On the right is the replacement transom and trim carved from boxwood. An improvement, no doubt. I find that boxwood is unsurpassed to holding fine detail and have pretty much converted to using it whenever fine work is needed, including head timbers and figureheads. My boxwood supply came to me when a neighbor in Virginia asked to borrow my chain saw to cut down some boxwood shrubbery at the front of their house. Since I don't loan tools, especially chain saws, I responded that I don't loan tools, but do rent them, and a man comes with the tool And in this case, the rent would be that I would get to keep the boxwood stems for my wood supply. A good trade, as in the ensuing nearly twenty years, I have not used even 10% of my stash.
The photo on the left shows the timbering of the berth deck underway. The main timbers are in place, and
the carlings and half timbers being installed. Note the notches in the large timbers, which accomodate
the tapered ends of the smaller timbers for a secure joint.
On the right you can see the breasthook for the berth deck in place. Also, you can see some deck timbers below the berth deck, which is the orlop, a deck which did not extend the length of the hull. Once all the timbering is complete, I install hatch coamings and any other needed timbers and plank half the deck.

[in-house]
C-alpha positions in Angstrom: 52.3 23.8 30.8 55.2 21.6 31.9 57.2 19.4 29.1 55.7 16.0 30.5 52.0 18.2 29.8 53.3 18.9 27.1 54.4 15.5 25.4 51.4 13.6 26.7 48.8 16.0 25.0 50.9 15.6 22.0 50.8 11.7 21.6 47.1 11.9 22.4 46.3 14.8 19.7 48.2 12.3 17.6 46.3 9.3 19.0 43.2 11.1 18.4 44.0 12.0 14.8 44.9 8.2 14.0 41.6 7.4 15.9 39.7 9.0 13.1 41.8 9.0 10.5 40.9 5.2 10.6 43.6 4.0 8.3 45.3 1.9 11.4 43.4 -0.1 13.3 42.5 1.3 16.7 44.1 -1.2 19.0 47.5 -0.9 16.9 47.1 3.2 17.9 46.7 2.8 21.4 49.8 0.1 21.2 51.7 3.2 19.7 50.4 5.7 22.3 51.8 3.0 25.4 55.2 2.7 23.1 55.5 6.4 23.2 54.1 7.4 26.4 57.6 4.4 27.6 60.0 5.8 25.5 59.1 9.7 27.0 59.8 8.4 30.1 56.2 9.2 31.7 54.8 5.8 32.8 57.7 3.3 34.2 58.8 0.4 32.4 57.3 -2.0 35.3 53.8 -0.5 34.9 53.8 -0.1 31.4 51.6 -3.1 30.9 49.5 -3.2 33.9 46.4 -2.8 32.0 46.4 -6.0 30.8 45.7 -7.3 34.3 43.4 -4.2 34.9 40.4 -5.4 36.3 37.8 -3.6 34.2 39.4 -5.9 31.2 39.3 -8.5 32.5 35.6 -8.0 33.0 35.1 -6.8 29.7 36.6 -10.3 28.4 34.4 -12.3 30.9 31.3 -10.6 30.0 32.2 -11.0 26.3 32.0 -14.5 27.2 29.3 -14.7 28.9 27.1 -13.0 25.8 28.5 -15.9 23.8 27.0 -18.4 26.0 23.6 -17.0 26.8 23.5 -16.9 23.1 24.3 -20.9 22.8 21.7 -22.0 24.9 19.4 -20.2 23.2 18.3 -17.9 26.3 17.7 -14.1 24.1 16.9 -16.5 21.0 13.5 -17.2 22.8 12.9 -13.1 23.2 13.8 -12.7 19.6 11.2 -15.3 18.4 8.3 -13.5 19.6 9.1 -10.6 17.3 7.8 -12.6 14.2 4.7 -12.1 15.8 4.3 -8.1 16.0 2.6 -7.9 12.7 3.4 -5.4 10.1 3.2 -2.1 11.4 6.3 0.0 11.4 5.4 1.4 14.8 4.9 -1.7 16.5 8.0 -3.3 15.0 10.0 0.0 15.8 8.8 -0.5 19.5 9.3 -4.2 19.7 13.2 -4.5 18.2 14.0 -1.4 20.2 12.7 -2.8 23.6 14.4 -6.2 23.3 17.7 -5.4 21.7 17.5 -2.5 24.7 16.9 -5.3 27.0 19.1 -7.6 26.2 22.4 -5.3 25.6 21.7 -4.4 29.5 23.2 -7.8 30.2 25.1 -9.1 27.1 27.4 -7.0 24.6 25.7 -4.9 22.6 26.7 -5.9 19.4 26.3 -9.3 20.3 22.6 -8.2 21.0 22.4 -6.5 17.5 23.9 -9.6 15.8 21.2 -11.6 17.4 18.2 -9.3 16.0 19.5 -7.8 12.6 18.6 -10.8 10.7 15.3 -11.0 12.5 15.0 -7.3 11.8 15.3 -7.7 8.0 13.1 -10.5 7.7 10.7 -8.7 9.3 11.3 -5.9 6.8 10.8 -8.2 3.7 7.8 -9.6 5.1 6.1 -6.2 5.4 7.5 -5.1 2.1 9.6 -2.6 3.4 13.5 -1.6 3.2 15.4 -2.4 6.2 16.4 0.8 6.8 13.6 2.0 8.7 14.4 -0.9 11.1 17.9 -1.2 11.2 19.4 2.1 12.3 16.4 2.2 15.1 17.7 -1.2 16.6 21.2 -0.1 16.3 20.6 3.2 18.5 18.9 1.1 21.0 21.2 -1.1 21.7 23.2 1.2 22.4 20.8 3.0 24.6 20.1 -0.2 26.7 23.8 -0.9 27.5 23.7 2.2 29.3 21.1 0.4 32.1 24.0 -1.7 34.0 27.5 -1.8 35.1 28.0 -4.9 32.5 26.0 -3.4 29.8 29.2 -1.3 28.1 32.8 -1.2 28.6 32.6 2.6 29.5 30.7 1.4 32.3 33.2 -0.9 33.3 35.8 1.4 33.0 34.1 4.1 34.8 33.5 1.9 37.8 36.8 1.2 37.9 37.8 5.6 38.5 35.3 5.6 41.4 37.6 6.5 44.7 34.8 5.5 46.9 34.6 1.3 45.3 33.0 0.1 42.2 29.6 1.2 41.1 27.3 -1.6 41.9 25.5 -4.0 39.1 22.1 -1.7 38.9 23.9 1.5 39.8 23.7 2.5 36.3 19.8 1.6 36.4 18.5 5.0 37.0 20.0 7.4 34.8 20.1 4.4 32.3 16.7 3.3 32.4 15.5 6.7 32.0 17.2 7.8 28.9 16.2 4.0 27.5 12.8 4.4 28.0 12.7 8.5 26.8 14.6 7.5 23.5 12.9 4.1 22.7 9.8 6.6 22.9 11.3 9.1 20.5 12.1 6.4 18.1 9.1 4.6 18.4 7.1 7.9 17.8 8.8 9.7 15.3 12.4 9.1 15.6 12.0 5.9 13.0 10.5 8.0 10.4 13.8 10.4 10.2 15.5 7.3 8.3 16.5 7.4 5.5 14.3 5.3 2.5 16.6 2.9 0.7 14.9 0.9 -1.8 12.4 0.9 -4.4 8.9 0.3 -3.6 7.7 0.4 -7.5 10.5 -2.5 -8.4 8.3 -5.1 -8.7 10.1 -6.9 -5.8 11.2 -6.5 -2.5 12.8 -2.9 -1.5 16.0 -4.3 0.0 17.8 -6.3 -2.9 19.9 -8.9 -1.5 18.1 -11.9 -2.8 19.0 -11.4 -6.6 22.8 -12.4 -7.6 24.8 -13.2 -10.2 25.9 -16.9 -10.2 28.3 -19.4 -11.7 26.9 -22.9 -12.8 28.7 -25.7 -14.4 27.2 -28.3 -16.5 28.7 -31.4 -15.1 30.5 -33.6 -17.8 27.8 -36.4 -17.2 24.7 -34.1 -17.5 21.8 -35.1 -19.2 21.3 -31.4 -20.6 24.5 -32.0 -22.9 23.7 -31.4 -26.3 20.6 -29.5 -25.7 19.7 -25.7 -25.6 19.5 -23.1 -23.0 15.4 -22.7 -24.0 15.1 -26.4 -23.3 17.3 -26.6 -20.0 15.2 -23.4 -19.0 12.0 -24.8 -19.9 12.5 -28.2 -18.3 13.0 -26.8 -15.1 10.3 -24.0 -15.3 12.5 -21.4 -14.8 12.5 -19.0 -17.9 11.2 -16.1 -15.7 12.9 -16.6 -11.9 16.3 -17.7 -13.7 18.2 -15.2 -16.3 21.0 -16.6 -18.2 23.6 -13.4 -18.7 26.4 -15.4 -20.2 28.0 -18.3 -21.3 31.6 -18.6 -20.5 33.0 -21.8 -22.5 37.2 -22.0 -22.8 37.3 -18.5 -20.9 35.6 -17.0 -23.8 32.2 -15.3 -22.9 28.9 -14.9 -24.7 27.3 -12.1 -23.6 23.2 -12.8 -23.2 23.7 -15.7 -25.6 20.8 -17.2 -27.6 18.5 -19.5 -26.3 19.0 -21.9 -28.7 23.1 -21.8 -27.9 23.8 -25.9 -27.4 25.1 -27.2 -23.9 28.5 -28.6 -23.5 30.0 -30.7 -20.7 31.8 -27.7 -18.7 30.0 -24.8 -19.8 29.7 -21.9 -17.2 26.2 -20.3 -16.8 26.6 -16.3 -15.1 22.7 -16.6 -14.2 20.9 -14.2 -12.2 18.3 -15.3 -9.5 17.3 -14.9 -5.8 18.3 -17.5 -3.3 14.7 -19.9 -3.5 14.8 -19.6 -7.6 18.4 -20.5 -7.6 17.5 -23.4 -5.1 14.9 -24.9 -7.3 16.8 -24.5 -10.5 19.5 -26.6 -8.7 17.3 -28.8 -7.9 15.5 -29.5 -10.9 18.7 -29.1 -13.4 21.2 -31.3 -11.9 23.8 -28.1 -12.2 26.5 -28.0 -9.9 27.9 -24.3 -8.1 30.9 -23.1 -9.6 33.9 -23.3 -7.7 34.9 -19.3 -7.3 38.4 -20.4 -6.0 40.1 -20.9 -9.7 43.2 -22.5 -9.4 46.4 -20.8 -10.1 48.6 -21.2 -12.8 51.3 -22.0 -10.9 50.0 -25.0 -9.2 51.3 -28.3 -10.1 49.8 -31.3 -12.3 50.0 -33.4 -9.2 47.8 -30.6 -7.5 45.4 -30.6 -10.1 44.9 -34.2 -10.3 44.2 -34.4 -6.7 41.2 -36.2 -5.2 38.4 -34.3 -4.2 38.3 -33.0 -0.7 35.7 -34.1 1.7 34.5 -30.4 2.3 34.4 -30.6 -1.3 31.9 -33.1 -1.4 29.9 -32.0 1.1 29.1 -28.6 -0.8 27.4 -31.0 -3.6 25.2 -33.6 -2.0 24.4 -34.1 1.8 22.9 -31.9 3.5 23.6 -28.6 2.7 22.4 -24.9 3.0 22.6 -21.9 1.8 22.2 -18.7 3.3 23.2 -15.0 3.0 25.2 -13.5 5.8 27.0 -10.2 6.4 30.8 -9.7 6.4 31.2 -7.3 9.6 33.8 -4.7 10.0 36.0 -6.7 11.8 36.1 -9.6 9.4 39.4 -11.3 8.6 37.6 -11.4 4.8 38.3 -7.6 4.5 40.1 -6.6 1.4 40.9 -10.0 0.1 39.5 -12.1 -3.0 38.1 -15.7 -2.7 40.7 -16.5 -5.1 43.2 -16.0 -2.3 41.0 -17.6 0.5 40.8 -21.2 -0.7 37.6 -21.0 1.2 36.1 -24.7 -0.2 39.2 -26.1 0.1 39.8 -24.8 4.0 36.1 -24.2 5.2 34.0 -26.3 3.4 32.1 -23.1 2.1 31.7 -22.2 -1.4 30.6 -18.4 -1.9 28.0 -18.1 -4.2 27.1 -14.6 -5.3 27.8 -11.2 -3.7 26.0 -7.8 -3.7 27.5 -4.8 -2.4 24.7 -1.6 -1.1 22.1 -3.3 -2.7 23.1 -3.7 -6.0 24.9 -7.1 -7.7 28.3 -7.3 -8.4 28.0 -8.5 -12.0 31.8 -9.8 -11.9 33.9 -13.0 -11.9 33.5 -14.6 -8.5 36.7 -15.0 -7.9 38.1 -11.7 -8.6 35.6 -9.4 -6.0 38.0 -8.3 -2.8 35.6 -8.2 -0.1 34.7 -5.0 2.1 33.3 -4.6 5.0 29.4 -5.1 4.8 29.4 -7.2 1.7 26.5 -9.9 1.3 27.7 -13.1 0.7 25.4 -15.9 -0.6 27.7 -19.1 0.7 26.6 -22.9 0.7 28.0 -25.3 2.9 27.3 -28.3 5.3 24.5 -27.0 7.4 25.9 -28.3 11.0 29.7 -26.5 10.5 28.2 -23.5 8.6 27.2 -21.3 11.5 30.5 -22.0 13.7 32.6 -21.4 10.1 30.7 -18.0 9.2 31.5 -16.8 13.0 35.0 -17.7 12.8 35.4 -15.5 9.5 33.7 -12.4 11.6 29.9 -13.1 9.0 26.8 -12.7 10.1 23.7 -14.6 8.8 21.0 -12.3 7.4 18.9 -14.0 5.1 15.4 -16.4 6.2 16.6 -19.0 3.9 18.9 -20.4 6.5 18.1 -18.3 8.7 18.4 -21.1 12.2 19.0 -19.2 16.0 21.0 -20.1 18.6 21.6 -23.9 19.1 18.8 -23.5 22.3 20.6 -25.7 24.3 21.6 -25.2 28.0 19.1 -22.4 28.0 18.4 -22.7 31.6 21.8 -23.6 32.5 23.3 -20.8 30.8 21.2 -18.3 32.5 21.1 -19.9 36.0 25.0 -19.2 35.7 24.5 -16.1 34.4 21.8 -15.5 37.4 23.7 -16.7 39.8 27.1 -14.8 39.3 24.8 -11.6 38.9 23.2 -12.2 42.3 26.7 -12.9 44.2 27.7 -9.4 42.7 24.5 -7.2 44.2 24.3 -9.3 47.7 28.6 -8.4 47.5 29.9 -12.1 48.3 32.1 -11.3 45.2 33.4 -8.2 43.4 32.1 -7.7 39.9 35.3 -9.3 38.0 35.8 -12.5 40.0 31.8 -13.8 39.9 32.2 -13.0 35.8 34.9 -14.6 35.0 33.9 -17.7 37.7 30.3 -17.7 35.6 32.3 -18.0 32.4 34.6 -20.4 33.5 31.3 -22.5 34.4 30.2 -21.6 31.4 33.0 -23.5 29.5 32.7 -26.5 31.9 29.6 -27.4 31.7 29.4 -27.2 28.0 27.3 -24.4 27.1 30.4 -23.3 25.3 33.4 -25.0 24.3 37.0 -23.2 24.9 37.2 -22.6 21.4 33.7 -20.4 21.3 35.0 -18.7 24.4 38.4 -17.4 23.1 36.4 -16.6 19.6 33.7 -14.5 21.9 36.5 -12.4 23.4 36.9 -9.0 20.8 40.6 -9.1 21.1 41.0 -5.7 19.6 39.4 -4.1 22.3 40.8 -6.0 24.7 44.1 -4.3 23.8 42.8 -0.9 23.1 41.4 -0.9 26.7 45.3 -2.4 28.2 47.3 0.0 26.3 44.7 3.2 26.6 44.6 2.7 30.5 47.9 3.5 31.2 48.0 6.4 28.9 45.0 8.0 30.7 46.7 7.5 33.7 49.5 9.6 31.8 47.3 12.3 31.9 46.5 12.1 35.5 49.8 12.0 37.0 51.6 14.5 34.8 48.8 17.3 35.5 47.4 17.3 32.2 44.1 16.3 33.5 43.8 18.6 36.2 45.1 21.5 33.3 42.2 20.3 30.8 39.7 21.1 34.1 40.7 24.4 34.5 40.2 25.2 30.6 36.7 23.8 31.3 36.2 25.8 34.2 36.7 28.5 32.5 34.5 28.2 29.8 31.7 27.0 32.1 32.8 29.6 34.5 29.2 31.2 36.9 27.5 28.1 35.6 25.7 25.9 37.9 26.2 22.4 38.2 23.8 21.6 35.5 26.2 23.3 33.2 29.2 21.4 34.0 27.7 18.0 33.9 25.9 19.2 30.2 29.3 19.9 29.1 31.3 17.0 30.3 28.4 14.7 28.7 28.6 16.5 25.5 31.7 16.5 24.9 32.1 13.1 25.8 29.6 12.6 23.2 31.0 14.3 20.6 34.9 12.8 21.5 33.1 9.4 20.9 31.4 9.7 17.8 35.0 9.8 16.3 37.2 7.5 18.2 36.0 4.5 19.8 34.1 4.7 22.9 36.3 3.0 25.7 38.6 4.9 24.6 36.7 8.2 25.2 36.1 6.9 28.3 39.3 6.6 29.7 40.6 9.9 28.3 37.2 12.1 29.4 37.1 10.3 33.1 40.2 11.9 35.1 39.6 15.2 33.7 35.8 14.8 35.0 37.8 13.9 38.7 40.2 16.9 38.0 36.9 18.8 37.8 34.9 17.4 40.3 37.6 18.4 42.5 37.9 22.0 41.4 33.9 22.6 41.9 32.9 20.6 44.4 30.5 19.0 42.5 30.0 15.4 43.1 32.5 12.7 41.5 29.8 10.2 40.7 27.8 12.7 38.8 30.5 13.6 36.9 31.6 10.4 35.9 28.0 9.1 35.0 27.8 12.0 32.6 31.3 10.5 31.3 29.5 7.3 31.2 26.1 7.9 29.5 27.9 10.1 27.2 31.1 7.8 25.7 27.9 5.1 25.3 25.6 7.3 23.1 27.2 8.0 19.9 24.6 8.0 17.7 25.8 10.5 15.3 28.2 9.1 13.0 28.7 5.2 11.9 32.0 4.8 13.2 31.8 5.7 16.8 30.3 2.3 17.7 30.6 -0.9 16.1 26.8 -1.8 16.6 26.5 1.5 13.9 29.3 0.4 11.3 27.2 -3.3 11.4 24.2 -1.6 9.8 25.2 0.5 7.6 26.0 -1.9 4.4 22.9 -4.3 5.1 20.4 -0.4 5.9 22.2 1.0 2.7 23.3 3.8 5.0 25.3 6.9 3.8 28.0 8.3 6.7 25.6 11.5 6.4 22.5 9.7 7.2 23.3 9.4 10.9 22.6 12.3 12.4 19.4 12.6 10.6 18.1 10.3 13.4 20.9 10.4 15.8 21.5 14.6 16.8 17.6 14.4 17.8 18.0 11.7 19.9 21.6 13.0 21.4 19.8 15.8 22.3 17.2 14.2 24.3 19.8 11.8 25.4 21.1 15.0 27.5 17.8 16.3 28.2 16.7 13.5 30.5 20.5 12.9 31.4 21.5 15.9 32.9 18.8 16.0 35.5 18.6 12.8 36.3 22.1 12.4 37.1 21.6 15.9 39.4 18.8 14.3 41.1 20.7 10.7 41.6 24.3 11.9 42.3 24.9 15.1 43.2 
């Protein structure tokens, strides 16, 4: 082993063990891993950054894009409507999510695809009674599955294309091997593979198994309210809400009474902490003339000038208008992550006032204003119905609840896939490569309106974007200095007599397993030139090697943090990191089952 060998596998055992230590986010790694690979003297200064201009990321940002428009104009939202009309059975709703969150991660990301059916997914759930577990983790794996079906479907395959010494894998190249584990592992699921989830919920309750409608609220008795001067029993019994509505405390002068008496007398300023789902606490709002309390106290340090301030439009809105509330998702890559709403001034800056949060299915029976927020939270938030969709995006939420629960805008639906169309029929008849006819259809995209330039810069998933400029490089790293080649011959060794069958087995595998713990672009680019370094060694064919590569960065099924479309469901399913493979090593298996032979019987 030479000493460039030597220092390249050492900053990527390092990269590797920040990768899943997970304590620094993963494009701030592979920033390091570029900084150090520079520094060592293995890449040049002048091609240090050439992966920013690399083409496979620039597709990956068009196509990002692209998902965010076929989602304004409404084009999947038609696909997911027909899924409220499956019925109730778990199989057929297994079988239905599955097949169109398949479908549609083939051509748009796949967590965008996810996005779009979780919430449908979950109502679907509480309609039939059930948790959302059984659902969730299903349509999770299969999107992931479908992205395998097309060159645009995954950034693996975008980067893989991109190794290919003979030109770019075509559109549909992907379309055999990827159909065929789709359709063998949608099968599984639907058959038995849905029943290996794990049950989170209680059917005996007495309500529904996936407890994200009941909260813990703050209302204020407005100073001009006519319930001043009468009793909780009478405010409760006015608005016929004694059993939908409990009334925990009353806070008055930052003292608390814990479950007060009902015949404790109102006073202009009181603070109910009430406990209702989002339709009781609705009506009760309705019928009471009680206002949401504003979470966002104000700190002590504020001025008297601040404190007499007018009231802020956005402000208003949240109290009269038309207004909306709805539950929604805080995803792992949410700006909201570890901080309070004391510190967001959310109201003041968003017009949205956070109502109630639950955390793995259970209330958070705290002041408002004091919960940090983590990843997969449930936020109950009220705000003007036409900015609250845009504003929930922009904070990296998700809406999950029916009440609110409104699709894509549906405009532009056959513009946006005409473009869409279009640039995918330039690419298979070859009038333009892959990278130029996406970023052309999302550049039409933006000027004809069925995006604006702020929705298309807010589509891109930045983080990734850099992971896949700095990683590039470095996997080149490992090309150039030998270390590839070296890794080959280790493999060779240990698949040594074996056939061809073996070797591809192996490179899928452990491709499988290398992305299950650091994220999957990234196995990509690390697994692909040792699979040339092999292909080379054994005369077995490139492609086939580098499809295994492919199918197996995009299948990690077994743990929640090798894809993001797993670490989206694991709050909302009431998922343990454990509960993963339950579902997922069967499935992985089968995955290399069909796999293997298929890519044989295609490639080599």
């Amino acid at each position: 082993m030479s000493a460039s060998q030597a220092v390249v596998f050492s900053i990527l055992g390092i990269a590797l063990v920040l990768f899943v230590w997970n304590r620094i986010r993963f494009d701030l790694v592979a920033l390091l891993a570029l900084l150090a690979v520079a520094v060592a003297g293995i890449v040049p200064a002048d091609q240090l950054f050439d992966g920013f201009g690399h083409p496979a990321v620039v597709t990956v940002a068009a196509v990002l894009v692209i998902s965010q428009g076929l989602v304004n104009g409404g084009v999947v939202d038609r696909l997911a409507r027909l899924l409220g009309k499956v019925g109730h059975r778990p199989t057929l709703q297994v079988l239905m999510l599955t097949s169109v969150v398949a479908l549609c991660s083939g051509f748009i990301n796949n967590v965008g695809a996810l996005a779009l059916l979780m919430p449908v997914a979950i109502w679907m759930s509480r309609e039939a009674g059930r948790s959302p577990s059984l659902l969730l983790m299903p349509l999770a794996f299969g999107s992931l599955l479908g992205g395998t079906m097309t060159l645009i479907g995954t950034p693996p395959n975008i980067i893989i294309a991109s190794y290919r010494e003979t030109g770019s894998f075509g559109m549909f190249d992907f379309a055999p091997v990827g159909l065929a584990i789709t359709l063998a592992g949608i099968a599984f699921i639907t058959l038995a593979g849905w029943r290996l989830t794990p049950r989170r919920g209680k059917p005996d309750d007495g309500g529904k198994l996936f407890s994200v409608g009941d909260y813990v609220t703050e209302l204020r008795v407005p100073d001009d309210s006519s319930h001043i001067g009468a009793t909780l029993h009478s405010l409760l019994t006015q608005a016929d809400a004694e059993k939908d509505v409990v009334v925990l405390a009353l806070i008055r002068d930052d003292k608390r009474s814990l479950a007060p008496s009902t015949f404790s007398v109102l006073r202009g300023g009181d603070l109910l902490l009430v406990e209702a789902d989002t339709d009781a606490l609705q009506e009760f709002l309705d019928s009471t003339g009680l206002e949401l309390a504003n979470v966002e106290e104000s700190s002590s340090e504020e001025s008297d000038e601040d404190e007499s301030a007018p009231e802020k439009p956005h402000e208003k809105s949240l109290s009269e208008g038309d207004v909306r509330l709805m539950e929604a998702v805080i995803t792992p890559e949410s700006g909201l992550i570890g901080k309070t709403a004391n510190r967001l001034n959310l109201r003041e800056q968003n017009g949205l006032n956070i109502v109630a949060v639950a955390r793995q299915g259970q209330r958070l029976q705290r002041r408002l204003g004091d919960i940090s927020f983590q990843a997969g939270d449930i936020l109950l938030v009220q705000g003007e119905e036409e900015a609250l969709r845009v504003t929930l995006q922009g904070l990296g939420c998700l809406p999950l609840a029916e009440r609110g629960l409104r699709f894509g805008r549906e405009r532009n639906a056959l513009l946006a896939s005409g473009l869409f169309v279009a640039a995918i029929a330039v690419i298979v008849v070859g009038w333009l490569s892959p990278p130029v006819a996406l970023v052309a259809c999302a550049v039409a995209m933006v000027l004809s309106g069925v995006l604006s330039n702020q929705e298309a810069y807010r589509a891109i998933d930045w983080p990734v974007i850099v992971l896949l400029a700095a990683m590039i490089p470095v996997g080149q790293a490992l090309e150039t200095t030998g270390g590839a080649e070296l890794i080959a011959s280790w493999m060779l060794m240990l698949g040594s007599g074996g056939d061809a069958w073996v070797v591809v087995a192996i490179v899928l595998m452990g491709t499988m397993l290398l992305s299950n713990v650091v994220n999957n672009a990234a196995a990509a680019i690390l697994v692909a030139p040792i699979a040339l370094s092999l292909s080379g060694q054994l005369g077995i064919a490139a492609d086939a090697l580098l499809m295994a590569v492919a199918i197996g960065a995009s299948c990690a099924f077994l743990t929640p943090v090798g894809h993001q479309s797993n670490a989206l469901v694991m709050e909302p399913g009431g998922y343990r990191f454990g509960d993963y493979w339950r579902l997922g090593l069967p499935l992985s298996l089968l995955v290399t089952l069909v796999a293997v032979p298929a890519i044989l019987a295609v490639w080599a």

On the left there is a picture of the berth deck timbering completed, hatch coamings in place, deck ready for planking.
On the right, the much larger deck beams of the gun deck are installed above the berth deck, which has been half-planked.
All the main timbers of the gun deck are in place. Next step is to install all the intermediate timbers between the main timbers, then add timbers for bitts, coamings, planking and so forth.
A picture of the model with the gun deck half planked and various detail added: coaming, capstan, bitts, etc. Since the gun deck was uncovered in the ship's waist, now is the time to add detail to that part of the model. Also, some finish work has been done in the area that will be the captain's cabin, including the rudder trunk and an interior bulkhead.
Another picture from the same date shows some additional detail. Guns are installed in the portion of the gun deck that will be under the quarter deck and will be shortly installed in the area beneath the forecastle. First railings are on and construction of the quarter galleries has begun.
Views of the completed model. On the left, on the table top. On the right, in her case. The case is walnut framed and has LED lighting in the top. I make my cases myself and always make sure there is good ventilation and use LED lighting that does not emit UV wavelength light.